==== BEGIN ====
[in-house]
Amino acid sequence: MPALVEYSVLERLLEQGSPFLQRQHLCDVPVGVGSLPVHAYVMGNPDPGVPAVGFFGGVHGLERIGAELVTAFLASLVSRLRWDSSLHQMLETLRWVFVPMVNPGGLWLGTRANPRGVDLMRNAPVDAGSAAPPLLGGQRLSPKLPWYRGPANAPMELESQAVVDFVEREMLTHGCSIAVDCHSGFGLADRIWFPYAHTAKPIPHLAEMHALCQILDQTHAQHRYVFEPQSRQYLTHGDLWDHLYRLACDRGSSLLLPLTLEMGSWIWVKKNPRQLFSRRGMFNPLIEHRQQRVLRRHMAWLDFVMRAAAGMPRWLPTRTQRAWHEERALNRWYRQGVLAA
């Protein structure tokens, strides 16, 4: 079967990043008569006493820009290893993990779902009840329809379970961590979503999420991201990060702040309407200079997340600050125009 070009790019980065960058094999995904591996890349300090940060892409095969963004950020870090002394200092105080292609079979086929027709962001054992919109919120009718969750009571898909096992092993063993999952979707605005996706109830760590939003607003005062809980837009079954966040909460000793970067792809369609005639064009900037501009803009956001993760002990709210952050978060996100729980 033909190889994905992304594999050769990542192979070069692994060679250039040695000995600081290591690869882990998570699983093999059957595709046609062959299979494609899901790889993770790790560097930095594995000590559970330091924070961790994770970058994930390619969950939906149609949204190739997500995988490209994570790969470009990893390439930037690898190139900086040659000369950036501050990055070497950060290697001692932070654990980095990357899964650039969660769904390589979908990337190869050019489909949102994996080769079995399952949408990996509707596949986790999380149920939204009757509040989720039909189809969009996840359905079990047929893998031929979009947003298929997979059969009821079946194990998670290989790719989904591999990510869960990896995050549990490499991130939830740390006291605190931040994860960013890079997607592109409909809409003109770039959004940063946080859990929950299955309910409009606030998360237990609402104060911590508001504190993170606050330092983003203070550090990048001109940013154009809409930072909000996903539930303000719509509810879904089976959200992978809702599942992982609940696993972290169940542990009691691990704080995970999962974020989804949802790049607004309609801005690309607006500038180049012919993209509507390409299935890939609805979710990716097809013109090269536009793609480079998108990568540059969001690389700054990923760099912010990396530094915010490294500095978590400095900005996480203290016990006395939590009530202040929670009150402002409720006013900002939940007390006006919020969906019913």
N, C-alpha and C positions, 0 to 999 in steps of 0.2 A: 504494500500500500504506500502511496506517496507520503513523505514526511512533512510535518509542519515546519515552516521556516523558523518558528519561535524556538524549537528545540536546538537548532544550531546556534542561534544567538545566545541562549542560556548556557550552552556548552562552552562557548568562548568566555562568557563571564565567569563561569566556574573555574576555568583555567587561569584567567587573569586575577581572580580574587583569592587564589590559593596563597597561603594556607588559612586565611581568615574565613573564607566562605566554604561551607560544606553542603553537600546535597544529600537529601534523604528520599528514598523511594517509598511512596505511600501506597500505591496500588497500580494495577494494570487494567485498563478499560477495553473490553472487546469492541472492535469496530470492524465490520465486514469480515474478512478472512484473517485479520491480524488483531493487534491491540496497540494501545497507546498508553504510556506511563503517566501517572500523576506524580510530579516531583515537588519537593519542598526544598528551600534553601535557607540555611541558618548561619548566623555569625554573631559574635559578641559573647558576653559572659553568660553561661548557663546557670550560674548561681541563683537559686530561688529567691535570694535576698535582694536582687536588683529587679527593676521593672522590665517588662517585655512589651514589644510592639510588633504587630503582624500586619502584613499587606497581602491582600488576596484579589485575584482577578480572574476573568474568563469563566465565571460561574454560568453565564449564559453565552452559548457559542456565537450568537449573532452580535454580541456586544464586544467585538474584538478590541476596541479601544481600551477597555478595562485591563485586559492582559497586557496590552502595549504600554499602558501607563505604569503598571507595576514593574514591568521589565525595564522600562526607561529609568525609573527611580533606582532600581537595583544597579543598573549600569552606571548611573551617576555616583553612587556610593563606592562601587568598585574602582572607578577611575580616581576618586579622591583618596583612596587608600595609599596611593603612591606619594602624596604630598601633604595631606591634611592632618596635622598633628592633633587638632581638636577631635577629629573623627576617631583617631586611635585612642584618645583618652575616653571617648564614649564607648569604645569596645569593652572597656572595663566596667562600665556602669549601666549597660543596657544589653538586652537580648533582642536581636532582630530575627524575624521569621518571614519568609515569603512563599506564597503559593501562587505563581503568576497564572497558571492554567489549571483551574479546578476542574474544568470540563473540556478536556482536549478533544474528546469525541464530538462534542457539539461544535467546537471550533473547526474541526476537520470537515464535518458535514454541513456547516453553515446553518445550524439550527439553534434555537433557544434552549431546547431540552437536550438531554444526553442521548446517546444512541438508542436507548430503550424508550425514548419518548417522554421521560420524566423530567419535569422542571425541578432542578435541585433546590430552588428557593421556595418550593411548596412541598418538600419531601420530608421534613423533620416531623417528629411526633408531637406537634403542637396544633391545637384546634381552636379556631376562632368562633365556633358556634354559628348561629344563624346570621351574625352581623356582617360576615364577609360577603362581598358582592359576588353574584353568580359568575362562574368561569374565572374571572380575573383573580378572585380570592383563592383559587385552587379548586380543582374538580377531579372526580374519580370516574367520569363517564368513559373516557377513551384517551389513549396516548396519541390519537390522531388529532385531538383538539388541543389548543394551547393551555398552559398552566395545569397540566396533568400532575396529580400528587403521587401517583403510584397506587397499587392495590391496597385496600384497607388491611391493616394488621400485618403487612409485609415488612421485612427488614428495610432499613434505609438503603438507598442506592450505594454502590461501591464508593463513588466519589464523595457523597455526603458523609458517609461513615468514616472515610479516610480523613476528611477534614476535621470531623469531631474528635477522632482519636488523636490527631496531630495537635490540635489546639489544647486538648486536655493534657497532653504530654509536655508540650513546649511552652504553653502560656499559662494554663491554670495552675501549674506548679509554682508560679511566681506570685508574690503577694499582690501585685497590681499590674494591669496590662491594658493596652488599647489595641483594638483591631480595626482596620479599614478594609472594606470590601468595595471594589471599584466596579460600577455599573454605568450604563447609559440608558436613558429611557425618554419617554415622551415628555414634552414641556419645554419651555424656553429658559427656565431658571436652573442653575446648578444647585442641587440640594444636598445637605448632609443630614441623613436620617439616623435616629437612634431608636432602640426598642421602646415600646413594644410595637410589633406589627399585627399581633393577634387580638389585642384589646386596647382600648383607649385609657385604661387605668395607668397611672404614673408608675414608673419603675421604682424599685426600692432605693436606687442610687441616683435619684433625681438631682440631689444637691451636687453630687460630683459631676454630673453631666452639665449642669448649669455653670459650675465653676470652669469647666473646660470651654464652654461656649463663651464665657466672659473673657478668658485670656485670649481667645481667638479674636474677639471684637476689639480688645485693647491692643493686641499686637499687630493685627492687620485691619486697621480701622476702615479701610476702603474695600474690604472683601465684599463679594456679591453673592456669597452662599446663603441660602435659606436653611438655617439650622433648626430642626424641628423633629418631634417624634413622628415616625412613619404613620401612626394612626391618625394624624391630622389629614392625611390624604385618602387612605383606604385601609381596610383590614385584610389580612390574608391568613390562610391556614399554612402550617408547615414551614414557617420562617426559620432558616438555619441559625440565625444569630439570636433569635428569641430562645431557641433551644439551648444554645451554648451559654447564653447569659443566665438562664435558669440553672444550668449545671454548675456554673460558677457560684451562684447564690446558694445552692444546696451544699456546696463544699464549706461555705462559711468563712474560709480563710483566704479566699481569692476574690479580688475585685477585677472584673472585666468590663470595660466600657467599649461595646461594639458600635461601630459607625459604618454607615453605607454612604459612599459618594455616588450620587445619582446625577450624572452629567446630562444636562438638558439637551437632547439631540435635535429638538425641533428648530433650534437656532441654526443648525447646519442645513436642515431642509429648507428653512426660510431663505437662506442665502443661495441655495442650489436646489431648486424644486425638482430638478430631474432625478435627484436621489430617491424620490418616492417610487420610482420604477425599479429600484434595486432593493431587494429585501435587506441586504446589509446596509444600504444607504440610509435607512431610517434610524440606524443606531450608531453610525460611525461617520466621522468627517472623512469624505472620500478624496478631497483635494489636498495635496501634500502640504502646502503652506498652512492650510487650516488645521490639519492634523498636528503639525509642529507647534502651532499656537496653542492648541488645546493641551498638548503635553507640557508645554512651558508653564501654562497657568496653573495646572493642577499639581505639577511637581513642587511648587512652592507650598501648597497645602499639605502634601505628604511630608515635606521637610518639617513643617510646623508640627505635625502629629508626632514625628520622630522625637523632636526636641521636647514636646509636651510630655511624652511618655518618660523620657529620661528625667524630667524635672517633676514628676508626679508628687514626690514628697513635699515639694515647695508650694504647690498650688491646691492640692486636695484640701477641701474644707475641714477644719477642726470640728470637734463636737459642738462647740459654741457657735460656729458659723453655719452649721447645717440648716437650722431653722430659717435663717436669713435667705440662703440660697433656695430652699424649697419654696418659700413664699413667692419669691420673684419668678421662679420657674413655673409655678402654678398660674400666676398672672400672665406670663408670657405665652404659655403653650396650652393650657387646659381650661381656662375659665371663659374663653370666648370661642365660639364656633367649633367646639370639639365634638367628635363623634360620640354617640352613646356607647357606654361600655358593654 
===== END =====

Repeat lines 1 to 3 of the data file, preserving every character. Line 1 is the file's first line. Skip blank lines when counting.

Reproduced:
[in-house]
Amino acid sequence: MPALVEYSVLERLLEQGSPFLQRQHLCDVPVGVGSLPVHAYVMGNPDPGVPAVGFFGGVHGLERIGAELVTAFLASLVSRLRWDSSLHQMLETLRWVFVPMVNPGGLWLGTRANPRGVDLMRNAPVDAGSAAPPLLGGQRLSPKLPWYRGPANAPMELESQAVVDFVEREMLTHGCSIAVDCHSGFGLADRIWFPYAHTAKPIPHLAEMHALCQILDQTHAQHRYVFEPQSRQYLTHGDLWDHLYRLACDRGSSLLLPLTLEMGSWIWVKKNPRQLFSRRGMFNPLIEHRQQRVLRRHMAWLDFVMRAAAGMPRWLPTRTQRAWHEERALNRWYRQGVLAA
């Protein structure tokens, strides 16, 4: 079967990043008569006493820009290893993990779902009840329809379970961590979503999420991201990060702040309407200079997340600050125009 070009790019980065960058094999995904591996890349300090940060892409095969963004950020870090002394200092105080292609079979086929027709962001054992919109919120009718969750009571898909096992092993063993999952979707605005996706109830760590939003607003005062809980837009079954966040909460000793970067792809369609005639064009900037501009803009956001993760002990709210952050978060996100729980 033909190889994905992304594999050769990542192979070069692994060679250039040695000995600081290591690869882990998570699983093999059957595709046609062959299979494609899901790889993770790790560097930095594995000590559970330091924070961790994770970058994930390619969950939906149609949204190739997500995988490209994570790969470009990893390439930037690898190139900086040659000369950036501050990055070497950060290697001692932070654990980095990357899964650039969660769904390589979908990337190869050019489909949102994996080769079995399952949408990996509707596949986790999380149920939204009757509040989720039909189809969009996840359905079990047929893998031929979009947003298929997979059969009821079946194990998670290989790719989904591999990510869960990896995050549990490499991130939830740390006291605190931040994860960013890079997607592109409909809409003109770039959004940063946080859990929950299955309910409009606030998360237990609402104060911590508001504190993170606050330092983003203070550090990048001109940013154009809409930072909000996903539930303000719509509810879904089976959200992978809702599942992982609940696993972290169940542990009691691990704080995970999962974020989804949802790049607004309609801005690309607006500038180049012919993209509507390409299935890939609805979710990716097809013109090269536009793609480079998108990568540059969001690389700054990923760099912010990396530094915010490294500095978590400095900005996480203290016990006395939590009530202040929670009150402002409720006013900002939940007390006006919020969906019913």